----------------
     1 day 03:00:00
    (1 row)
  • justify_interval(interval)

    Description: Adjusts interval using justify_days and justify_hours.

    Return type: interval

    For example:

    SELECT JUSTIFY_INTERVAL(INTERVAL '1 MON -1 HOUR');
     justify_interval 
    ------------------
     29 days 23:00:00
    (1 row)
  • localtime

    Description: Current time

    Return type: time

    For example:

    SELECT localtime AS RESULT;
         result
    ----------------
     16:05:55.664681
    (1 row)
  • localtimestamp

    Description: Specifies the current date and time.

    Return type: timestamp

    For example:

    SELECT localtimestamp;
             timestamp          
    ----------------------------
     2017-09-01 17:03:30.781902
    (1 row)
  • now()

    Description: Specifies the current date and time.

    Return type: timestamp with time zone

    For example:

    SELECT now();
                  now              
    -------------------------------
     2017-09-01 17:03:42.549426+08
    (1 row)
  • numtodsinterval(num, interval_unit)

    Description: Converts a number to the interval type. num is a numeric-typed number. interval_unit is a string in the following format: 'DAY' | 'HOUR' | 'MINUTE' | 'SECOND'

    For example:

    SELECT numtodsinterval(100, 'HOUR');
     numtodsinterval 
    -----------------
     100:00:00
    (1 row)
  • pg_sleep(seconds)

    Description: Specifies the delay time of the server thread in unit of second.

    Return type: void

    For example:

    SELECT pg_sleep(10);
     pg_sleep 
    ----------
    
    (1 row)
  • statement_timestamp()

    Description: Specifies the current date and time.

    Return type: timestamp with time zone

    For example:

    SELECT statement_timestamp();
          statement_timestamp      
    -------------------------------
     2017-09-01 17:04:39.119267+08
    (1 row)
  • sysdate

    Description: Specifies the current date and time.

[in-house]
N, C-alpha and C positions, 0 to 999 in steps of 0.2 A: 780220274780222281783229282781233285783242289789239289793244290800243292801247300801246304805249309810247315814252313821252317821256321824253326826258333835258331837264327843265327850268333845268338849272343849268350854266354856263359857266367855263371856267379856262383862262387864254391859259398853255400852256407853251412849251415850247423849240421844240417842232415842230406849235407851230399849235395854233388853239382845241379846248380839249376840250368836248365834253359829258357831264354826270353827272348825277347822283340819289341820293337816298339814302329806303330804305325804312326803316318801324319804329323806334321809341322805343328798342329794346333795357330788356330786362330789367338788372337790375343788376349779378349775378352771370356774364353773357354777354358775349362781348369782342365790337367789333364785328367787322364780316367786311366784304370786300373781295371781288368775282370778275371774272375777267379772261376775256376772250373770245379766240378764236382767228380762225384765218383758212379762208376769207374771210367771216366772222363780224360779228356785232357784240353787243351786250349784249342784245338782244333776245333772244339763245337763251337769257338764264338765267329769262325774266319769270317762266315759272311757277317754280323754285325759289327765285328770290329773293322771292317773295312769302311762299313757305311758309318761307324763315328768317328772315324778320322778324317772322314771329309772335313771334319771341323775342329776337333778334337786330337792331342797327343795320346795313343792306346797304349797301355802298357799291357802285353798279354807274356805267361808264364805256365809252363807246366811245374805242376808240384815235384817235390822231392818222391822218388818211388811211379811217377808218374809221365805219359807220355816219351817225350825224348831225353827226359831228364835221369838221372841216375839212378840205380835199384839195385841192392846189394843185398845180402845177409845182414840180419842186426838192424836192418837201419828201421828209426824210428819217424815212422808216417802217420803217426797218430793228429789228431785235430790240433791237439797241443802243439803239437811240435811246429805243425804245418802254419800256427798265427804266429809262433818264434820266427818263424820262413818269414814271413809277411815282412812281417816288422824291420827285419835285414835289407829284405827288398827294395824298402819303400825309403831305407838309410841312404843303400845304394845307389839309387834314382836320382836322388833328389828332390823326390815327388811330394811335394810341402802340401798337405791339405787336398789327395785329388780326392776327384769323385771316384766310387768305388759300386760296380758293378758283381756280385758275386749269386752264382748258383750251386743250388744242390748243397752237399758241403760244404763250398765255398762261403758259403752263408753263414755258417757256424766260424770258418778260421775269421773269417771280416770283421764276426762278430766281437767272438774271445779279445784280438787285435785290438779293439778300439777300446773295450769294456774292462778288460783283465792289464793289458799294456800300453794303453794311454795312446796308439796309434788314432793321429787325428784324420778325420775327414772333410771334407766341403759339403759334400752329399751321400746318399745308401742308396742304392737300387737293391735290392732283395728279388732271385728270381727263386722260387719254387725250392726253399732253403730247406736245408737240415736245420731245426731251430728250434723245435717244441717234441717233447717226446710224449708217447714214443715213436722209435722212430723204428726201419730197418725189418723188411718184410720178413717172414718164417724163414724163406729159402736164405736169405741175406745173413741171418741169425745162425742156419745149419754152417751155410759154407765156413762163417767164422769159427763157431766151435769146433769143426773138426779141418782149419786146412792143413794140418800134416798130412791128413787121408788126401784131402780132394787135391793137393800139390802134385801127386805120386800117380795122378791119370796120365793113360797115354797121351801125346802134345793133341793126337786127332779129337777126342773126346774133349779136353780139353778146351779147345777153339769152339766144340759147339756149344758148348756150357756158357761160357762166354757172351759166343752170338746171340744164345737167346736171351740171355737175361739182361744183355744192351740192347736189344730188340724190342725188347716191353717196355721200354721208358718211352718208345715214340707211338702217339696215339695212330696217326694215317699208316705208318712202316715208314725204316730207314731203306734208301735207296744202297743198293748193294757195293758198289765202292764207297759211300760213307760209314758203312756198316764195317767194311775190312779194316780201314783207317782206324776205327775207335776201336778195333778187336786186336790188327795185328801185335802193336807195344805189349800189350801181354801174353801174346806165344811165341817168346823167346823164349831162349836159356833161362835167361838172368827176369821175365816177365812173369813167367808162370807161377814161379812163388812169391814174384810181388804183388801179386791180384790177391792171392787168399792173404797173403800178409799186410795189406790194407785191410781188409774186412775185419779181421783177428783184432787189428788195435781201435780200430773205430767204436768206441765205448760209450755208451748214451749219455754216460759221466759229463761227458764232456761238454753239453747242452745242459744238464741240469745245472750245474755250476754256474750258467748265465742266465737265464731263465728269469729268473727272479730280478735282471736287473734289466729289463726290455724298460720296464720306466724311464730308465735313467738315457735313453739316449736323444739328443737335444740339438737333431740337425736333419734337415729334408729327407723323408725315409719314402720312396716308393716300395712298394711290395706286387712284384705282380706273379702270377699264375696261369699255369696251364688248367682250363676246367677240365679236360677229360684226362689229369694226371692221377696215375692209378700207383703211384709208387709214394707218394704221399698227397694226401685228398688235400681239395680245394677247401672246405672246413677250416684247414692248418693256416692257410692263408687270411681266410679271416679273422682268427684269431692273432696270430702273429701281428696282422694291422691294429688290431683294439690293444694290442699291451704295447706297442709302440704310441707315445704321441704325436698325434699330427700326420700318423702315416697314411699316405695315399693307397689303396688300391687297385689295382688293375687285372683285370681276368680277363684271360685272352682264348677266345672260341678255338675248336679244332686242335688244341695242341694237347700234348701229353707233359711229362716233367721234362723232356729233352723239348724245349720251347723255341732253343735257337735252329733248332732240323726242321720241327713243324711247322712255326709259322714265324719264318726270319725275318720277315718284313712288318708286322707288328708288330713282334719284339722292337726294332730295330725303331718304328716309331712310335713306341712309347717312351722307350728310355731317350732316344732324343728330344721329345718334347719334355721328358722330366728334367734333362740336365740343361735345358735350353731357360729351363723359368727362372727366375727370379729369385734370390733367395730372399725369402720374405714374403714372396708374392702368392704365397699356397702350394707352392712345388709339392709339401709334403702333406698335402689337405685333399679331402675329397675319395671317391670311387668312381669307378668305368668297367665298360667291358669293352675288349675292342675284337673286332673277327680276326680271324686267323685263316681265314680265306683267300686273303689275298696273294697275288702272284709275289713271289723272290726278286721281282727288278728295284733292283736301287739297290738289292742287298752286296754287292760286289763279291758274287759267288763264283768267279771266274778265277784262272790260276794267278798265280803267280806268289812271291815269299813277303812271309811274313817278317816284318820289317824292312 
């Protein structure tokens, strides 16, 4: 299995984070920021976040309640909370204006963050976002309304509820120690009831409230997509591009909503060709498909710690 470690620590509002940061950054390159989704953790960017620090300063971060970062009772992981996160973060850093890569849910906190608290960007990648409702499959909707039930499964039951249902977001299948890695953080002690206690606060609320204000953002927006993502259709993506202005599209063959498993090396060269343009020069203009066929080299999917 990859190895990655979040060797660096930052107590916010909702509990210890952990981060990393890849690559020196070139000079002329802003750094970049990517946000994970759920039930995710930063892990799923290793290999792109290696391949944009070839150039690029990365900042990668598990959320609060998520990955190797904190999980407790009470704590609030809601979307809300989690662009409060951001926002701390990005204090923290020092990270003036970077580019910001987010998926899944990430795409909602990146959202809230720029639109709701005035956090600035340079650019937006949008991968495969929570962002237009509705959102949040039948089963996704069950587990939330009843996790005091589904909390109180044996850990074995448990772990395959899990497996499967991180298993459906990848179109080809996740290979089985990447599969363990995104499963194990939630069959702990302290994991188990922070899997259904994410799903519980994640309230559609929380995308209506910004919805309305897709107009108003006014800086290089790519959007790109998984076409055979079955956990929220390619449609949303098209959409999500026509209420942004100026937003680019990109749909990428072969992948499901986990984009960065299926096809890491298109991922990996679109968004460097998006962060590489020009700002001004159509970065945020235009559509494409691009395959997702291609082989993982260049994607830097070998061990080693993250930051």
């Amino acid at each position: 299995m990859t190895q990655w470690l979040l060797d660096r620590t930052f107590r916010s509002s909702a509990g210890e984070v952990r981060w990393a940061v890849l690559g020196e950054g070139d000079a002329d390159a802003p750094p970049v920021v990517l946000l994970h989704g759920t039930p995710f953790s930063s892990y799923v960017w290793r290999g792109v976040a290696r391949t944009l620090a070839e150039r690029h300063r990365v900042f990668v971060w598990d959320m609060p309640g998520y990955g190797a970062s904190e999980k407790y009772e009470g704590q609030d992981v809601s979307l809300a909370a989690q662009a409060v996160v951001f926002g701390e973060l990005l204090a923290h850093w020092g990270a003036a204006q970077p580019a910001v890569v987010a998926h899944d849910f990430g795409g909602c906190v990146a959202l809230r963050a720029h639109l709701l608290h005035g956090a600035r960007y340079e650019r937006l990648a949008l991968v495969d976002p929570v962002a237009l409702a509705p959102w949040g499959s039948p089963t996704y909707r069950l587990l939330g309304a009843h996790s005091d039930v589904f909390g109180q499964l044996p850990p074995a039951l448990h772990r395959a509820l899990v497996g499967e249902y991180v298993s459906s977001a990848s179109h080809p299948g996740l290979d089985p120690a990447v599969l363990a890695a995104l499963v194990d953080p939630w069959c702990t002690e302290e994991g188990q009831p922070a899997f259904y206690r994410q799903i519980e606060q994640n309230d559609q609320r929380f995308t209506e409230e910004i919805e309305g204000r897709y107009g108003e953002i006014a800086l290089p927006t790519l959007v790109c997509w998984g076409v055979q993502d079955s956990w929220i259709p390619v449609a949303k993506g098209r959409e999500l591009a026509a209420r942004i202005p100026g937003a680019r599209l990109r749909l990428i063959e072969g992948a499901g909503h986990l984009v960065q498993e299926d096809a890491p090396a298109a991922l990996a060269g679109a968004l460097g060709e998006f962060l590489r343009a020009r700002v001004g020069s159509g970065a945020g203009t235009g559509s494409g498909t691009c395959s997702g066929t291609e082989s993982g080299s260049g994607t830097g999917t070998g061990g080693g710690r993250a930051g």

Return type: timestamp

    For example:

    SELECT sysdate;
           sysdate       
    ---------------------
     2017-09-01 17:04:49
    (1 row)
  • timeofday()

    Description: Current date and time (like clock_timestamp, but returned as a text string)

    Return type: text

    For example:

    SELECT timeofday();
                  timeofday              
    -------------------------------------
     Fri Sep 01 17:05:01.167506 2017 CST
    (1 row)
  • transaction_timestamp()

    Description: Current date and time (equivalent to current_timestamp)

    Return type: timestamp with time zone

    For example:

    SELECT transaction_timestamp();
         transaction_timestamp     
    -------------------------------
     2017-09-01 17:05:13.534454+08
    (1 row)
  • add_months(d,n)

    Description: Calculates the time point day and time of nth months.

    Return type: timestamp

    For example:

    SELECT add_months(to_date('2017-5-29', 'yyyy-mm-dd'), 11) FROM dual;
         add_months      
    ---------------------
     2018-04-29 00:00:00
    (1 row)
  • last_day(d)

    Description: Calculates the time of the last day in the month.

    Return type: timestamp

    For example:

    select last_day(to_date('2017-01-01', 'YYYY-MM-DD')) AS cal_result;
         cal_result      
    ---------------------
     2017-01-31 00:00:00
    (1 row)
  • next_day(x,y)

    Description: Calculates the time of the next week y started from x